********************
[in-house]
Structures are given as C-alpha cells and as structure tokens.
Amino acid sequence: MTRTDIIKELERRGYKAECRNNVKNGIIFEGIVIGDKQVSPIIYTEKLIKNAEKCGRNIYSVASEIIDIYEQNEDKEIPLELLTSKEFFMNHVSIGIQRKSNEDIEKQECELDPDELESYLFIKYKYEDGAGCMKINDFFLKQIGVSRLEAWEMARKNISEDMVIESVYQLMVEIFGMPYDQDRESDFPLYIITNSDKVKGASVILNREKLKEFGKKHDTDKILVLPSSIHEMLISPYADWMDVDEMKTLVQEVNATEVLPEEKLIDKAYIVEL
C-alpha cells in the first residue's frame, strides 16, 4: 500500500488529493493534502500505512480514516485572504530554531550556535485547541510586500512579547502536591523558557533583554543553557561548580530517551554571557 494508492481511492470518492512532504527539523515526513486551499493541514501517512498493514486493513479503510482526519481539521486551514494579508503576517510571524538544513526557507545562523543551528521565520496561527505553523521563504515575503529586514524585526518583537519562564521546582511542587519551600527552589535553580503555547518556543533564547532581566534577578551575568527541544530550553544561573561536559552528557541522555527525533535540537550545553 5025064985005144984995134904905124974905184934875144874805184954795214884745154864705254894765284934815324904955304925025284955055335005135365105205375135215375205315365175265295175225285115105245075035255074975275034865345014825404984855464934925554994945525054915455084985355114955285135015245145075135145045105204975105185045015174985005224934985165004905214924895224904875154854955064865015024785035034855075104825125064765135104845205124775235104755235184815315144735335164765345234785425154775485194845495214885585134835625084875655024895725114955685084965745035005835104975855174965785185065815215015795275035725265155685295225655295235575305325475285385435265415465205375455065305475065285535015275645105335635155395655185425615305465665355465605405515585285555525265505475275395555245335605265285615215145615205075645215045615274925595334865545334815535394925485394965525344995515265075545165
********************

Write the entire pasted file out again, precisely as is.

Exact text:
[in-house]
Structures are given as C-alpha cells and as structure tokens.
Amino acid sequence: MTRTDIIKELERRGYKAECRNNVKNGIIFEGIVIGDKQVSPIIYTEKLIKNAEKCGRNIYSVASEIIDIYEQNEDKEIPLELLTSKEFFMNHVSIGIQRKSNEDIEKQECELDPDELESYLFIKYKYEDGAGCMKINDFFLKQIGVSRLEAWEMARKNISEDMVIESVYQLMVEIFGMPYDQDRESDFPLYIITNSDKVKGASVILNREKLKEFGKKHDTDKILVLPSSIHEMLISPYADWMDVDEMKTLVQEVNATEVLPEEKLIDKAYIVEL
C-alpha cells in the first residue's frame, strides 16, 4: 500500500488529493493534502500505512480514516485572504530554531550556535485547541510586500512579547502536591523558557533583554543553557561548580530517551554571557 494508492481511492470518492512532504527539523515526513486551499493541514501517512498493514486493513479503510482526519481539521486551514494579508503576517510571524538544513526557507545562523543551528521565520496561527505553523521563504515575503529586514524585526518583537519562564521546582511542587519551600527552589535553580503555547518556543533564547532581566534577578551575568527541544530550553544561573561536559552528557541522555527525533535540537550545553 5025064985005144984995134904905124974905184934875144874805184954795214884745154864705254894765284934815324904955304925025284955055335005135365105205375135215375205315365175265295175225285115105245075035255074975275034865345014825404984855464934925554994945525054915455084985355114955285135015245145075135145045105204975105185045015174985005224934985165004905214924895224904875154854955064865015024785035034855075104825125064765135104845205124775235104755235184815315144735335164765345234785425154775485194845495214885585134835625084875655024895725114955685084965745035005835104975855174965785185065815215015795275035725265155685295225655295235575305325475285385435265415465205375455065305475065285535015275645105335635155395655185425615305465665355465605405515585285555525265505475275395555245335605265285615215145615205075645215045615274925595334865545334815535394925485394965525344995515265075545165